What are your tips for helping your pets prepare for and recover from a big move?

At this point, both Mac and Bub are pretty seasoned travelers. 

I've had Bubba (an 8-year-old tabby cat) with me long enough now that when boxes arrive at the house, he knows what's up. I can't say he's a fan of the whole process, but I can say he's all the better about it because I calmly keep him in the loop.

What I'm saying here is that I talk to my pets. Don't pretend you don't do this too. If you care enough about them to look into a pet relocation service, you almost certainly have assigned a voice to them in your head with which they respond back in your conversations. Bubba has always sounded a bit pompous and pious; so entitled about his automatic litter box that you almost want to pinch his cheeks at how adorably wrong he is.  

Point being, your pets know your voice: it's common and familiar to them. This proved crucial on our way to Mexico, particularly as there were a few things I was unprepared for in taking Bubs as my carry on.

I had to take him out of his carrier and carry him through TSA, and they asked me to take his collar off as well.  He had no identification on his neck for a few minutes.  I tried not to act scared as I clutched him like a bear-trap. As we traveled through the Detroit airport, we passed through the "Whale-Song" tunnel. If you're not familiar, it's an art installation between two gates that features a light show and whale-song recording. This, for a cat, is TERRIFYING. When we landed, the quick pressure change resulted in Bub's immediately emptying his entire bowel... from both ends*... I had to rinse him out in the airport bathroom sink before we went through customs, because of the stink.

 

buddy

 

The notable and important part of all of that was that talking to Bubba through all of it not only kept him calm(er) because I'm familiar and he trusts me, but it helped me keep my head on straight, too. And in a few of those instances, he relied on my soothing, cooing voice to calm him enough so as not to dig his tiny dagger-like cat claws into my shoulders and leave permanent nerve damage, thus forever ruining my killer tennis game.** 

*While I felt bad for the people who were seated near us because... holy smell, Batman -- I can say it made going through customs REALLY easy because... holy smell, Batman. They didn't want to deal with him so I got buzzed through pretty quickly.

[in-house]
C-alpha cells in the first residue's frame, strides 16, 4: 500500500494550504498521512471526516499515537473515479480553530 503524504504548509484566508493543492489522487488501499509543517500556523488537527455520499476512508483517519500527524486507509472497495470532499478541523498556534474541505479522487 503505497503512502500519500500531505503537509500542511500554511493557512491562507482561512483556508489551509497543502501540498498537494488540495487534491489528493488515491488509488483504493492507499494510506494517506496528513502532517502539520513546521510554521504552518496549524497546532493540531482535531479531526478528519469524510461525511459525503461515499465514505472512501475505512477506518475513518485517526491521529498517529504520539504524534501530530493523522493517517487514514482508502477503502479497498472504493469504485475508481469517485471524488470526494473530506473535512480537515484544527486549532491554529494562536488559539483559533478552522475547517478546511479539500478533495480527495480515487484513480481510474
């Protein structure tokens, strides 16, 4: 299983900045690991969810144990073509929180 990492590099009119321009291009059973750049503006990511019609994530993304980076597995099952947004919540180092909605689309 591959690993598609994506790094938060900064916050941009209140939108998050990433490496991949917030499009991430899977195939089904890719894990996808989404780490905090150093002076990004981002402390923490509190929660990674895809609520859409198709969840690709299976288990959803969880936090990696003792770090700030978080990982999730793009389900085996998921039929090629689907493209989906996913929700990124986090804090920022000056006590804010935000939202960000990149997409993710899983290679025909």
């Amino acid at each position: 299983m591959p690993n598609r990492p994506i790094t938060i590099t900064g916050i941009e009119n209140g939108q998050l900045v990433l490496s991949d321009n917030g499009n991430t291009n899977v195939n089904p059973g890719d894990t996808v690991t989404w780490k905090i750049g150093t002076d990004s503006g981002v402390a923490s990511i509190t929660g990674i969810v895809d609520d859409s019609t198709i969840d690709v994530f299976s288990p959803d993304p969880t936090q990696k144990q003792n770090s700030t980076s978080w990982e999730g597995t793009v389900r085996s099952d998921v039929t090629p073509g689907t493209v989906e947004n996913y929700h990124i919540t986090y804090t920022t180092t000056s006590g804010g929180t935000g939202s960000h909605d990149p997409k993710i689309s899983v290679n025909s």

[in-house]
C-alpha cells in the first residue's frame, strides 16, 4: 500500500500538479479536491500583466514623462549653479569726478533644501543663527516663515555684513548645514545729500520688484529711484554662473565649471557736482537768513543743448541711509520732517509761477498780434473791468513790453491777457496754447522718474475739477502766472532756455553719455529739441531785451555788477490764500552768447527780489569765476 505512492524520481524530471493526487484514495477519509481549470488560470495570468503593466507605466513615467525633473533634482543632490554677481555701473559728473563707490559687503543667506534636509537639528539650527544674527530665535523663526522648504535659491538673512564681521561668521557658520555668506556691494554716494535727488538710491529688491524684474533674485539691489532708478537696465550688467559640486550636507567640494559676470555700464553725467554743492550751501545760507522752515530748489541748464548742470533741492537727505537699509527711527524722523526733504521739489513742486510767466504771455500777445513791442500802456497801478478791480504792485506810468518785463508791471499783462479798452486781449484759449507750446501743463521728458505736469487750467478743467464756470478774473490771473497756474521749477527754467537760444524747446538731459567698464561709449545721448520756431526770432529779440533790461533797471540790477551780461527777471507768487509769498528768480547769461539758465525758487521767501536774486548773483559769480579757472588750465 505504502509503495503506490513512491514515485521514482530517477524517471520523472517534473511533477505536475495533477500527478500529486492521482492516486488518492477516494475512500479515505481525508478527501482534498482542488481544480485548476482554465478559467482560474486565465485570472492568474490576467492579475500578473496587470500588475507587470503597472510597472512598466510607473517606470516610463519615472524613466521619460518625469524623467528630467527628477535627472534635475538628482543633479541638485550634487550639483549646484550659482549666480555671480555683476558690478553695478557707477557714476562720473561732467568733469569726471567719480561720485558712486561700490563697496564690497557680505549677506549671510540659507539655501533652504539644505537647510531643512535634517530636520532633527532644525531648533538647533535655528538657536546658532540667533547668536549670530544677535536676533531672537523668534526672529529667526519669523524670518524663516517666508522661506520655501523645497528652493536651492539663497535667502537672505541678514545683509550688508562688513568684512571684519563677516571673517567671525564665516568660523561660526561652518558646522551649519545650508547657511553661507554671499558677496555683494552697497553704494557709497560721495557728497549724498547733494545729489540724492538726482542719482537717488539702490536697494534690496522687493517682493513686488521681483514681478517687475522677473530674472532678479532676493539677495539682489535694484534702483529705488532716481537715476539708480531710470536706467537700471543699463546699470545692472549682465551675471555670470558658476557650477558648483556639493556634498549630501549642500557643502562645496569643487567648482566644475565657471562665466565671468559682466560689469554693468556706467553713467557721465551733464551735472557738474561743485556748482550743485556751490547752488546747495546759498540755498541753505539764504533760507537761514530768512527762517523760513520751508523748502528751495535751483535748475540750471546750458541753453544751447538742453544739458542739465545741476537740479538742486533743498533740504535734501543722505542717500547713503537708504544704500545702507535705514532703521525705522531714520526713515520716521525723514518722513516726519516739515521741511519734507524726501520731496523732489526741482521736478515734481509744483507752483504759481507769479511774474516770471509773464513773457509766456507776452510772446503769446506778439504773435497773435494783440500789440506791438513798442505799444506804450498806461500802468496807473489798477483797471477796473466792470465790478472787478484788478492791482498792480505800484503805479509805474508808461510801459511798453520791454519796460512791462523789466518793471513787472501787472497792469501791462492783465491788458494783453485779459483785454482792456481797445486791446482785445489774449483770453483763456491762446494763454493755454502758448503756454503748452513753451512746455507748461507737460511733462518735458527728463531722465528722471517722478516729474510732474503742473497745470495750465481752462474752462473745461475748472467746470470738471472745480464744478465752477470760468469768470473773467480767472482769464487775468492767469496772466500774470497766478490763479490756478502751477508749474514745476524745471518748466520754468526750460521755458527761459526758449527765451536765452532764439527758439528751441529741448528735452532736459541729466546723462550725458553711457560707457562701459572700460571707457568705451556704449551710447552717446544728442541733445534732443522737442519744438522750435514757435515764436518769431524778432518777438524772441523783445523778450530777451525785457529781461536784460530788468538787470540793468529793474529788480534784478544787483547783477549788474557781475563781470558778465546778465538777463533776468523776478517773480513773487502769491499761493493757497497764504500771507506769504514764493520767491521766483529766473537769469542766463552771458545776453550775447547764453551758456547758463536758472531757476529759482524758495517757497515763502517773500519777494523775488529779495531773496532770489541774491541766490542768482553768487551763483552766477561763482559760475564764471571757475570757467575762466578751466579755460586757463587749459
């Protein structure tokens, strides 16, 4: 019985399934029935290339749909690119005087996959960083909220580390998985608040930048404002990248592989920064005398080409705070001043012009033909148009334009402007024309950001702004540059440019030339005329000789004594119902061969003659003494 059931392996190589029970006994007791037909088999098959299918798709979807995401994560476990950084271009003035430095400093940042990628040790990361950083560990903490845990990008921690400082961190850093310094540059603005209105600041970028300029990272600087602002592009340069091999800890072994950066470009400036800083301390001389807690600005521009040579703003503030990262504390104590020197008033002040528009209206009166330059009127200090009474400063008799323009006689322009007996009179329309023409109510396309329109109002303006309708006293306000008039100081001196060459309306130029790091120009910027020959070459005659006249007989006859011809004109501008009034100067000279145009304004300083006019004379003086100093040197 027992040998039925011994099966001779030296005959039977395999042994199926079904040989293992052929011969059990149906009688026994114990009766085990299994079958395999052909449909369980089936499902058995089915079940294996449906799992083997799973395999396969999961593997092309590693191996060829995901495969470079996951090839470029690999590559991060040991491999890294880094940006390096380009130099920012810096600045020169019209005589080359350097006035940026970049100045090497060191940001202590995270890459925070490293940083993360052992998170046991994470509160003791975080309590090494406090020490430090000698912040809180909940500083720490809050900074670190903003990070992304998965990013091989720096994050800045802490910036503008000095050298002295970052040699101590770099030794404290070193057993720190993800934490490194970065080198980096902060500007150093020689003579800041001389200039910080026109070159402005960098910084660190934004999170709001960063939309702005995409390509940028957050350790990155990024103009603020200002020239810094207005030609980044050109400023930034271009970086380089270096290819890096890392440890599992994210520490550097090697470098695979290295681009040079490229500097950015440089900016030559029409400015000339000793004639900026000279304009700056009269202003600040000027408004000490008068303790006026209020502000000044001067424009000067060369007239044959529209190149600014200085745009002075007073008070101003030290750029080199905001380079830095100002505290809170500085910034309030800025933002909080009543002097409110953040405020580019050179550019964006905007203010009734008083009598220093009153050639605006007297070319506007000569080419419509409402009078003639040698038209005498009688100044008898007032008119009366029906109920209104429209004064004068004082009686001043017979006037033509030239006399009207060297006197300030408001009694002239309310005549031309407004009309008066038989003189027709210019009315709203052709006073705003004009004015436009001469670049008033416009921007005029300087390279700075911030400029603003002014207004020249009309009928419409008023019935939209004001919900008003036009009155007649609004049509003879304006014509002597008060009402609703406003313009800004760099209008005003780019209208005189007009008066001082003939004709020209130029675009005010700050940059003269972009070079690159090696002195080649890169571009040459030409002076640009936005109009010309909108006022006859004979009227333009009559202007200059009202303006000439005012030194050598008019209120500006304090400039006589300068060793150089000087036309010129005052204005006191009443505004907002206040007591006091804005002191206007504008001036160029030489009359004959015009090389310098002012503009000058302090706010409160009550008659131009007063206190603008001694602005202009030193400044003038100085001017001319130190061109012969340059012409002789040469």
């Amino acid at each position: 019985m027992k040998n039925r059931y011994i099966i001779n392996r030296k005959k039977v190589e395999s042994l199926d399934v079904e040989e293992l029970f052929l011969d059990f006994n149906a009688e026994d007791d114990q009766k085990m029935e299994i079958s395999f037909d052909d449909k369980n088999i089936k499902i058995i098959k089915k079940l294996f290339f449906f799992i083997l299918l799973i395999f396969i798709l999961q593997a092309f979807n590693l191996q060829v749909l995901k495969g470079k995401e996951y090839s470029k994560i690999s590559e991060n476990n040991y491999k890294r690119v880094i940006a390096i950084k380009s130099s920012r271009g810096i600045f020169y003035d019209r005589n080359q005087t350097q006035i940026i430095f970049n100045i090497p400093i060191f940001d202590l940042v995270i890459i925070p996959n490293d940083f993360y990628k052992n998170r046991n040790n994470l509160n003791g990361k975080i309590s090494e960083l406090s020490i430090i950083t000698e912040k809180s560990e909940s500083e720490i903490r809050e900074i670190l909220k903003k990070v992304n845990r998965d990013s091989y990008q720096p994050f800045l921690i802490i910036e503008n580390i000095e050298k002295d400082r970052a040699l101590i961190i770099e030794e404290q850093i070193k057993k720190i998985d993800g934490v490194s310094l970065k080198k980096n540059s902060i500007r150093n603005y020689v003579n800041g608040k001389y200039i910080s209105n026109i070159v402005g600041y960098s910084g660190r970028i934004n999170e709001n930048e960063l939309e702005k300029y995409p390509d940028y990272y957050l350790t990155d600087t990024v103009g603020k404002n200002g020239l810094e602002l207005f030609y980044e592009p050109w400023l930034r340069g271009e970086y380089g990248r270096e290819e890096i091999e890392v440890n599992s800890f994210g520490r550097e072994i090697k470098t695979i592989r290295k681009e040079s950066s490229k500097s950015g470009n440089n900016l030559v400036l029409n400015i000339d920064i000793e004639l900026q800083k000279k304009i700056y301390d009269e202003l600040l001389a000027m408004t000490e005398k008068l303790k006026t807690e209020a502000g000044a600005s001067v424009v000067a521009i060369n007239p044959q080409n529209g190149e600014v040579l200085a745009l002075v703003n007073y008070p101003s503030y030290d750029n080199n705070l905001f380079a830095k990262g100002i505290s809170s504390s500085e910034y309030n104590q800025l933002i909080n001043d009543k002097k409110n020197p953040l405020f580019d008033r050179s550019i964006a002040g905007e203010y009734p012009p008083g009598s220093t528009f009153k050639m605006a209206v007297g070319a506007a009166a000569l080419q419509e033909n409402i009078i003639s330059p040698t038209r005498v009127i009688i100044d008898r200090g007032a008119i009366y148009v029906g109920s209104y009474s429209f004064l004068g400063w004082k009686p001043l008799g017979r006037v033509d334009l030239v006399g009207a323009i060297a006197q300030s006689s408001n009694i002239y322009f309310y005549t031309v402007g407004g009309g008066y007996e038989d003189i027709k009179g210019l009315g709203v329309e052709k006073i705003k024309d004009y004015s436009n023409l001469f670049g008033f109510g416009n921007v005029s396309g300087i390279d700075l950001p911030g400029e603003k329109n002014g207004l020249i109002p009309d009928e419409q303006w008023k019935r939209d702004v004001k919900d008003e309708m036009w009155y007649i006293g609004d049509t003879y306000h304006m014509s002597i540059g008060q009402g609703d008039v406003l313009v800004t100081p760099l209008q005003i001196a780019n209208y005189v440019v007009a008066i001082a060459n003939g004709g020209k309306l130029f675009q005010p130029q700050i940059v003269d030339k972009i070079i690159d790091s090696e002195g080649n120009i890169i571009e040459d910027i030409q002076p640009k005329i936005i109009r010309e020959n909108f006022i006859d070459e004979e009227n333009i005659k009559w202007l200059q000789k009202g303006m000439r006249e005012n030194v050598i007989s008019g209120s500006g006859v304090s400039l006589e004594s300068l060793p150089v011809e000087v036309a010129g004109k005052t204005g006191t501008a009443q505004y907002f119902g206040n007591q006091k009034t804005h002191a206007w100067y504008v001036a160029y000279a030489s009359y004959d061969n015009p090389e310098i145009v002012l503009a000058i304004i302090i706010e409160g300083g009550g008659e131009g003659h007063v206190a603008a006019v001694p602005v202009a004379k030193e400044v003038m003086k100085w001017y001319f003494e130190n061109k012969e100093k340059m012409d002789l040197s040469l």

**I'm really bad at tennis, but you get the point.

Obviously, talking to your dog is a great idea too (Mac, the 5-year-old Dober-mutt, has an inner monologue that sounds quite a bit like Dug from Up). Dogs love the attention, and they want constant reassurance that they get to come along for the ride. I've never seen Mac happier than when PetRelocation brought him to our front door in Mexico, he saw my face and realized HE GOT TO COME ALONG!  

What I recommend most about dogs in particular is teaching your dog some cues in the native language. Here's the thing; Mac is a ridiculously silly, snuggly dog. But he's also rather gigantic, and his Doberman genes are pretty visible in those waggly eyebrows of his. A large portion of our Mexican friends were legitimately frightened of our dog and his breed's stereotypes. But it was really fun to see that melt away as soon as we'd say "Mac, Dame Cinco!" Showing your new Spanish-speaking amigos how they can ask your dog for a high-five in a way they understand. Now he's learning Japanese for the same reason. (In case you were curious- high five: "O-Te", or "hand, please.")

 

mac

 

Above and beyond all of that, the number one thing I recommend before your move, is to learn about the culture you're going to and what that means for your pets. Find a RELIABLE SOURCE for this information -- I can't tell you how many Americans very confidently informed me that my dog was going to be abducted and turned into tacos... and now how many tell me Bubs will become sushi. Which... I mean come on, it's not only ignorant, it's just plain offensive (I will also confidently report that you absolutely CAN drink the water in Mexico).

Mexican and Japanese people keep pets, and those pets are well loved, just in a different cultural understanding. Within the industrial city of Mexico where we stayed, if you keep a dog, it is almost certainly purebred. It usually lives outside, and it's fairly uncommon to teach them any tricks or take them for walks. Cats are pets that no one really go out to purposely adopt, but happen in a more "a stray cat had kittens in my yard. Now I have cats." Again, this doesn't mean they're unloved. I've seen Mexican friends frantically drive to a market to find kitten-milk in the middle of the night because the kittens in their garage needed it.

 

bubba

 

Anytime I walked Mac somewhere, someone would enthusiastically show me a cellphone selfie of them and their dog. Bubba ended up with his own celebrity status among the housekeeping staff at a hotel we stayed in because he looked like Garfield and he's friendly. More than once I'd come back to the room after working out to find six or seven housekeepers cooing over him or playing with the feather wand.  

Point being, once I knew where our friend's thoughts on pets and expectations started, it was a lot easier for me to assuage misconceptions and let them know just how Mac and Bub were a little bit different.

What are the biggest misconceptions about relocating with a pet?